When mountain biking was cool. Right, back to normal service...
...here's a specially painted Canyon Aeroad. Answers in the comments who it was painted for.
Assos was showing some bold designs. What do you think?
A Moots Routt 45 (we think) gravel bike from the titanium masters.
Award for the loudest paint job award goes to Vitoria, a bike brand started by Spanish ex-pro Juan Vitoria back in the 70s.
French brand best known for lightweight race bikes has launched into the gravel bike market with the 765 Gravel RS.
The GT Grade launched a few days before the Sea Otter show and we got to first ride it, which you can read and watch here. The new Grade is big on versatility, as this bike shows with every possible bag attached and extra water bottles on the fork.
Here is the GT Grade from the driveside.
Too much gravel action for you? Here's the sleek looking Orba Orca Disc with a new FSA crankset and Vision wheels.
Yes, your eyes don't deceive you, that is indeed a full-suspension gravel bike. This one comes from US company Niner and is called the Niner's MCR (Magic Carpet Ride) and offers 50mm rear wheel travel and 40mm up front from the Fox AX fork. It has been seen before as a prototype, but it's now going into production. Maybe we'll be able to get a ride on it.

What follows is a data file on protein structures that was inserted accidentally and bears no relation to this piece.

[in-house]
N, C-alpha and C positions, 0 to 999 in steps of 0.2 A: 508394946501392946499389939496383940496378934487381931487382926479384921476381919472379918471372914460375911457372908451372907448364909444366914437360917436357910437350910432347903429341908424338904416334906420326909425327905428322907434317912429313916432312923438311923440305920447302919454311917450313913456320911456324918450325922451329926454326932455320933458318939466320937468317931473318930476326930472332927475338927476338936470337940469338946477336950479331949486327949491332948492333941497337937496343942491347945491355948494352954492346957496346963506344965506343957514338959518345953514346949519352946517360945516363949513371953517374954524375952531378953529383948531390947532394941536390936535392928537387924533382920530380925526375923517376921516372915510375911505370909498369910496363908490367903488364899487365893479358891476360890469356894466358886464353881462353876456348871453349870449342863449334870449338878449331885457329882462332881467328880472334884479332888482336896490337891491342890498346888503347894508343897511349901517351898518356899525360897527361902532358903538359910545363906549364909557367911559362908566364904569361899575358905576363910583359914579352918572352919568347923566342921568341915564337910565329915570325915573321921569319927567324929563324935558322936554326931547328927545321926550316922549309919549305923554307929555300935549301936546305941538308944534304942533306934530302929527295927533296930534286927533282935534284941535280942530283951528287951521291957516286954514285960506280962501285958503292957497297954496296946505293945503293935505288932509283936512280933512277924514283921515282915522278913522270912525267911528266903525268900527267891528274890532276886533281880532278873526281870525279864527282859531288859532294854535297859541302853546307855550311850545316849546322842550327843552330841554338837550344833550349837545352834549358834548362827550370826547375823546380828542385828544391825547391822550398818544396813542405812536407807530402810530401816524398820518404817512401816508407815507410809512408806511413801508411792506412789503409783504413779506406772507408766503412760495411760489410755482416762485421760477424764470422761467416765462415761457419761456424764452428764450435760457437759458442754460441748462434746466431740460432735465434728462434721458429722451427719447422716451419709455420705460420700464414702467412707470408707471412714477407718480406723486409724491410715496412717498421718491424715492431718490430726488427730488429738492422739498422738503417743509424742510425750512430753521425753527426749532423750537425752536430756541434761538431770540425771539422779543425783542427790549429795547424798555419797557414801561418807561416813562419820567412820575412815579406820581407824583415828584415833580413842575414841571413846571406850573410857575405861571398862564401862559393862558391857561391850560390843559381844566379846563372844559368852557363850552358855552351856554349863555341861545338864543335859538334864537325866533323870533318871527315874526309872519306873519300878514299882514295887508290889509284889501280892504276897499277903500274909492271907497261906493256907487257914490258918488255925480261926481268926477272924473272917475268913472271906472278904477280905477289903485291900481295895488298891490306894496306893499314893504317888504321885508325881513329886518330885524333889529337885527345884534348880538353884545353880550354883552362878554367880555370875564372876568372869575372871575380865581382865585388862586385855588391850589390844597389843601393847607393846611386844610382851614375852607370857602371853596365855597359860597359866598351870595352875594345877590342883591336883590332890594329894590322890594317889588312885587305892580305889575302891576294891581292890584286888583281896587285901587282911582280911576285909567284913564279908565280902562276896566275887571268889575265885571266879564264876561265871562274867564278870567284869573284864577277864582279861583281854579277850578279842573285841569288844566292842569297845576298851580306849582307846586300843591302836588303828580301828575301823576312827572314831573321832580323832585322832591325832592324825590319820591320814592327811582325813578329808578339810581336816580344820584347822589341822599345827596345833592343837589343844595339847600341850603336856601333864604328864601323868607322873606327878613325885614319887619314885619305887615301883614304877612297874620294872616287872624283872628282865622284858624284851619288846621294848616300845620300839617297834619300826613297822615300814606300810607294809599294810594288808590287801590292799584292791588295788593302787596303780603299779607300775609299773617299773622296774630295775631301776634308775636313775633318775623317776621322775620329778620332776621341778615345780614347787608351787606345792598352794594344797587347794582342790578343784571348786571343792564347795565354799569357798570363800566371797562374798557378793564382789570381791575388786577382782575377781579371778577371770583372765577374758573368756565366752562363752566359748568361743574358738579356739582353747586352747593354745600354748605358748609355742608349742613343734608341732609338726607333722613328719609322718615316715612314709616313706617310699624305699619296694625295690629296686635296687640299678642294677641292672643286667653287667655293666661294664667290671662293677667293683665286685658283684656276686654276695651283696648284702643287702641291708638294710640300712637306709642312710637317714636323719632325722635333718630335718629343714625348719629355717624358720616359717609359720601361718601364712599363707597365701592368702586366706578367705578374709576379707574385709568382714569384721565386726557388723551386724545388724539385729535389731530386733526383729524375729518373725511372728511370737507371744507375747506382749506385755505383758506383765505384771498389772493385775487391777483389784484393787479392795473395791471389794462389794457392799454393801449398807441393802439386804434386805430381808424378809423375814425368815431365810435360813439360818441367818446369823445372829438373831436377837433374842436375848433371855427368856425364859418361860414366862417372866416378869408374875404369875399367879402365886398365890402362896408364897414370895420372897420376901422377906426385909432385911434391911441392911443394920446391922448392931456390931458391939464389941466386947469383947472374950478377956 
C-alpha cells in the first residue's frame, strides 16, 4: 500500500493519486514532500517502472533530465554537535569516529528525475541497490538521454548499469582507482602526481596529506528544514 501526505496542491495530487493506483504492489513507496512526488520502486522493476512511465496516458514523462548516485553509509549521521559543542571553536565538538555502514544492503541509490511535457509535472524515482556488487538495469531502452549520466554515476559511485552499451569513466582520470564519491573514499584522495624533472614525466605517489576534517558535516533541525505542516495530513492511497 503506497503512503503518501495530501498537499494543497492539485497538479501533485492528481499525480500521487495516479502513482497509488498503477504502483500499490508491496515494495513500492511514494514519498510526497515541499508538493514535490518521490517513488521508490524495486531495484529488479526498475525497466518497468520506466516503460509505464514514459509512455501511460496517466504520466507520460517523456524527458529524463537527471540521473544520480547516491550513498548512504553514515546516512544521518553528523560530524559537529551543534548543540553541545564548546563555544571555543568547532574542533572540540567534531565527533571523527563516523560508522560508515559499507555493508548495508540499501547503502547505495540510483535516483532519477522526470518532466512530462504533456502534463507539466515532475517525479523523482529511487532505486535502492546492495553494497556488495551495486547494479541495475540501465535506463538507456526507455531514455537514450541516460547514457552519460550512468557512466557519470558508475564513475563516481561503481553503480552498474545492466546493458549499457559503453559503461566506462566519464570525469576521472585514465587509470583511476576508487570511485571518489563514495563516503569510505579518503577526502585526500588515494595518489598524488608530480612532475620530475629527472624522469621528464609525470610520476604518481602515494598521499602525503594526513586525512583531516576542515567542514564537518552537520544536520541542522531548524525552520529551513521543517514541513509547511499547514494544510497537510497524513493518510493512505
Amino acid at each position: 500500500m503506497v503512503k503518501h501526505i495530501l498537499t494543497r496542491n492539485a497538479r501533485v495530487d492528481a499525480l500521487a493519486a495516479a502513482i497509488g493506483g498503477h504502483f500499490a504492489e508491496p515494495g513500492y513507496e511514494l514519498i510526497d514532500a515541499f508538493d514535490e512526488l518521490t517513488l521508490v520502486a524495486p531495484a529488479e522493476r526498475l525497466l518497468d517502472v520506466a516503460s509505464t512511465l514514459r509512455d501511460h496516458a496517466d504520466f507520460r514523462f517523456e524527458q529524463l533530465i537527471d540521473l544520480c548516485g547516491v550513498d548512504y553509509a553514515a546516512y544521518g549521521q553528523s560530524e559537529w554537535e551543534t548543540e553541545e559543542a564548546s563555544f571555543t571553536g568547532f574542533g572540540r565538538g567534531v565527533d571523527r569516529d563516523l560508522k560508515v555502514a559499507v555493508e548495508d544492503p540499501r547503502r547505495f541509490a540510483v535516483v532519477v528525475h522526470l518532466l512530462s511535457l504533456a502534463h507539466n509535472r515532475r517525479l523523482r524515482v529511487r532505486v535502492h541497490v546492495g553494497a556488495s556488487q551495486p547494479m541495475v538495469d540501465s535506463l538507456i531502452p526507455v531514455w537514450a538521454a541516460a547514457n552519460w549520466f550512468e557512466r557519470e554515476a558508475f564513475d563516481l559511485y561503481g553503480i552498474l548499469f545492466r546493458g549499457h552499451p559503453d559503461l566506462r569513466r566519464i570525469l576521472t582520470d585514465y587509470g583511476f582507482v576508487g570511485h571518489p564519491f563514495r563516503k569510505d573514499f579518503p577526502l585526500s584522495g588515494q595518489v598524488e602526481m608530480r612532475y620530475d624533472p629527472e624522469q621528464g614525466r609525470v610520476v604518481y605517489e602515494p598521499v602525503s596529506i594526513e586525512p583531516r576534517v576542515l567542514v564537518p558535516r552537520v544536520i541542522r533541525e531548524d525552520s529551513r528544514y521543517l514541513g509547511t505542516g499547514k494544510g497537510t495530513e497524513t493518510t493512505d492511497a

Remember that new Allied Able gravel bike that launched last weekend and won both the men and women's Dirty Kanza? It shocked the world with elevated chainstays, but we've been down that road before, not that it's a bad thing to revisit it again with modern technology.
Talking of modern tech, this is Cannondale's current gravel bike offering, the aluminium-framed Topstone.
Titici (stop sniggering in the back) is an Italian company that has also designed to don a flannel shirt and produce an all-road/gravel bike. This is a more affordably priced model compared to its carbon Flexy Gravel with its wafer thin top tube.
And finally, let's end this roundup of highlights from the Sea Otter Europe show with this stunningly painted Trek Madone SLR Disc.
Photos Gus Farmer